The 40 looks a lot different now. Doing this kind of work has many benefits for a healthy forest. Ten years after removing the lower limbs, the trees grow over the cut off limbs making the first log sealed and is considered clear lumber for better quality and price.

 This also helps for fire protection by keeping a slow-moving fire near the ground, saving more trees from death and destruction.

 Removing the dead limbs also helps the trees fight insects and disease. Also more sunlight reaches the forest floor helping the brush grow, making food and habitat for deer and other animals.

 And the dead branches on the ground slowly decay putting minerals back into the ground for forest health. Plus, it’s good exercise as long as a three-inch diameter limb doesn’t hit you from 25 feet up. I’ve gotten pretty good at this but a certain amount of danger always exists.

  I consider myself an expert in forestry and have always believed that the more species of native trees and plants living on the land makes a healthier forest ecosystem. Every different species of tree and plant adds and removes something from the soil. The last ice age removed most of our top soil to south of Olympia and it takes thousands of years for nature to build it back up. Letting wood, leaves and nettles rot back into the ground is very important for building soil.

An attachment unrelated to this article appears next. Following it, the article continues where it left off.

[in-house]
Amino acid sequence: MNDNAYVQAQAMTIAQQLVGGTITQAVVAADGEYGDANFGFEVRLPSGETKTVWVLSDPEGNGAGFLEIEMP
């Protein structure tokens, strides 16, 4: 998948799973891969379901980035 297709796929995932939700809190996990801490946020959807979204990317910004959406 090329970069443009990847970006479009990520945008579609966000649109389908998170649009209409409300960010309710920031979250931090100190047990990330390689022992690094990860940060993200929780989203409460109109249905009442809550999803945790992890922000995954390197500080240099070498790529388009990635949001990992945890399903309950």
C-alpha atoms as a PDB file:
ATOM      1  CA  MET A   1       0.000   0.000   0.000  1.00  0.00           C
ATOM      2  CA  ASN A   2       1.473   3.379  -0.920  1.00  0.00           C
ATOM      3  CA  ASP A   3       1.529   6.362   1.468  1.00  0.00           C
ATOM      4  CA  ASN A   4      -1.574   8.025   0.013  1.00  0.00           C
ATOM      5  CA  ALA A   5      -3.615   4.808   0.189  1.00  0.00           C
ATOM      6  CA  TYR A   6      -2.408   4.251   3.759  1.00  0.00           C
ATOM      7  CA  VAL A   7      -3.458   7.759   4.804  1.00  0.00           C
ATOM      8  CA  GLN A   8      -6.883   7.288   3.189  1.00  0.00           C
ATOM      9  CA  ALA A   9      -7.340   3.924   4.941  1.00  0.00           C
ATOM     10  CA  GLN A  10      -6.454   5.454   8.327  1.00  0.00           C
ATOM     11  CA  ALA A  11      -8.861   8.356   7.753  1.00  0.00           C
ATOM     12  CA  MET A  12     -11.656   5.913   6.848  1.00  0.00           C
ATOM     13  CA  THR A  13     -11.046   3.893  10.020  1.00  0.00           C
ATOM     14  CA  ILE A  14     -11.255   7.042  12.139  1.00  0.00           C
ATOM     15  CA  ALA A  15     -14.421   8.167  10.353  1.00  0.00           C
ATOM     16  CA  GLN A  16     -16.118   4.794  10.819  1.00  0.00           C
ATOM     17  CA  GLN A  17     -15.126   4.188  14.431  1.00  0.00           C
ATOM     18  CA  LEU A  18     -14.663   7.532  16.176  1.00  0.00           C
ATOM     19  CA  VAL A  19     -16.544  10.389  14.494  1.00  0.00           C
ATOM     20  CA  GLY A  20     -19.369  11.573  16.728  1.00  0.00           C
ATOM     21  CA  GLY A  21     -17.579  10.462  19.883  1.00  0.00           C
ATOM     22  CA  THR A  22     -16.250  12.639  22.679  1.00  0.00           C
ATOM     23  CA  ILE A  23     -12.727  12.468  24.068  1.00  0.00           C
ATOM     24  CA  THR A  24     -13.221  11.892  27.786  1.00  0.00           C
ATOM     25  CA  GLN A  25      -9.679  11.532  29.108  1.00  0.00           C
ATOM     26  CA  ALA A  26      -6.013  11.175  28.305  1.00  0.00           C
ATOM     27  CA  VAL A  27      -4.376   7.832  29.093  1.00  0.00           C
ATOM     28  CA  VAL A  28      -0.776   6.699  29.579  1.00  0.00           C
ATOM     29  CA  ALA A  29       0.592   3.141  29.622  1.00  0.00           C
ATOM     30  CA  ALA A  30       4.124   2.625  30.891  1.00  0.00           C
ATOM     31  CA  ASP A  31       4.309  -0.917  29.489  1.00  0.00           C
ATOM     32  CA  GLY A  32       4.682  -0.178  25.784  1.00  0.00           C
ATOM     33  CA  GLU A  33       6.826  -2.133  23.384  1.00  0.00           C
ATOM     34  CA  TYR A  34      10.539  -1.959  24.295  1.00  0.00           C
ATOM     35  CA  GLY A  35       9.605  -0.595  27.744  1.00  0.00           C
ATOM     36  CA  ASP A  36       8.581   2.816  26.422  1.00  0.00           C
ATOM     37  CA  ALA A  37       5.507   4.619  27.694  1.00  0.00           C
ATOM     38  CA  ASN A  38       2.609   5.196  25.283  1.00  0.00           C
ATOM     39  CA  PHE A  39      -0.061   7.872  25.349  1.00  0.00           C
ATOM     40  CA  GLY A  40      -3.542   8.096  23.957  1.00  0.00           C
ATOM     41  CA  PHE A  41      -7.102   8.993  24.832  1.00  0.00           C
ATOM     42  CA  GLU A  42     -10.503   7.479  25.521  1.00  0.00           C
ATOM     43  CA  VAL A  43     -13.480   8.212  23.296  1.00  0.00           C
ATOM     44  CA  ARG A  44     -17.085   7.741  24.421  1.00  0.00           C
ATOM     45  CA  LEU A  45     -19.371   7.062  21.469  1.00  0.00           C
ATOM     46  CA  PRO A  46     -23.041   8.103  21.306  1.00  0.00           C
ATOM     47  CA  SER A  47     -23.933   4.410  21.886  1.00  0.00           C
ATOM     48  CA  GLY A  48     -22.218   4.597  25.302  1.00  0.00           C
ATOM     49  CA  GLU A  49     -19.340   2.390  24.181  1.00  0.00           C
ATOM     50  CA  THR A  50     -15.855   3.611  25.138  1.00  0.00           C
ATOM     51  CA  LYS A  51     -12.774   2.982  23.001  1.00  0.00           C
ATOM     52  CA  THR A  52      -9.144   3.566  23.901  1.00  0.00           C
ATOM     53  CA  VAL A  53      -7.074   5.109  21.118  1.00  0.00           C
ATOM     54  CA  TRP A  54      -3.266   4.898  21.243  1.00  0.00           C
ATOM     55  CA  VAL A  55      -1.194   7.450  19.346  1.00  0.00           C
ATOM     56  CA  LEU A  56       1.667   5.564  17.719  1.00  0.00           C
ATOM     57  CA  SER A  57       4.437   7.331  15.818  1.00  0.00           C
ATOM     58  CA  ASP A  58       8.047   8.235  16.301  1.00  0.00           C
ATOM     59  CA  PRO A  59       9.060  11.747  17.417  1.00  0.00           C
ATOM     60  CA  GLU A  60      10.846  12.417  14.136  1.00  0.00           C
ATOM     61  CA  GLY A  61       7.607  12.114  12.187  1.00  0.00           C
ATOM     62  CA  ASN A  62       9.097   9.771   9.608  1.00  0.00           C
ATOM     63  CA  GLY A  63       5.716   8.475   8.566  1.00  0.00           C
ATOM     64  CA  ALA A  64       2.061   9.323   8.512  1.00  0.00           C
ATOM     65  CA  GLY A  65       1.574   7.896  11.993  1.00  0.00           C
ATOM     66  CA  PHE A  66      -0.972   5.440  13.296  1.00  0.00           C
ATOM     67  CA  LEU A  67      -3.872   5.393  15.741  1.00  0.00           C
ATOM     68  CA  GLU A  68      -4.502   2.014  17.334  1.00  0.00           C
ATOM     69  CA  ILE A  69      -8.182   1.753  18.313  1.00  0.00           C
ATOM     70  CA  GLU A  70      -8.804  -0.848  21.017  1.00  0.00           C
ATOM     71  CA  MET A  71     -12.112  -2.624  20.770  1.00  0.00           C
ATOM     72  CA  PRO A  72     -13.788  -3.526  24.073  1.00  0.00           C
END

The Douglas-fir is the most common tree on the 40. They are not considered a true fir. True firs have seed cones that point up not down, but we all call them fir trees anyway and that’s OK with me. They can grow 300 feet tall and live for over one thousand years.

 The second most common tree on the 40 is the western white pine. They grow large cones that mature in two years and the trees can be 175 feet tall. Some live to be hundreds of years old.

 But the white pine blister rust disease keep killing these trees all over North America. This disease came from Asia to Europe 300 years ago and then from Europe to the Pacific Northwest in the late 1800s. By pruning my white pine up to 27 feet more trees are surviving because most of the wind-blown killer spores stay within 20 feet of the ground.

  Western Hemlocks live in parts of the 40. They can grow to 200 feet tall on the coast. They can live to be 1,000 years old, but most die from insects and disease by the time they are 300 years old.

  Cascara is very common on the 40, as is willow. There are some madrona and serviceberry. There is one very large serviceberry that puts out lots of berries for the birds and bears to eat in the fall.

 And there are lots of our common plants like salal, red and blue huckleberry, rhododendron, kinnikinnick, ocean spray, honeysuckle, snowberry, vine maple, tall and low Oregon grape, wild rose, salmonberry, trailing blackberry, several lilies, including my favorite tiger lily, bear grass, fox glove, dandelion, fireweed, daisy, pearly everlasting, bracken fern, deer fern, sword fern and many more.

 This has been a very fun project and I will probably continue to work on the 40 at least one day a week until the day I die.

  I enjoy it that much!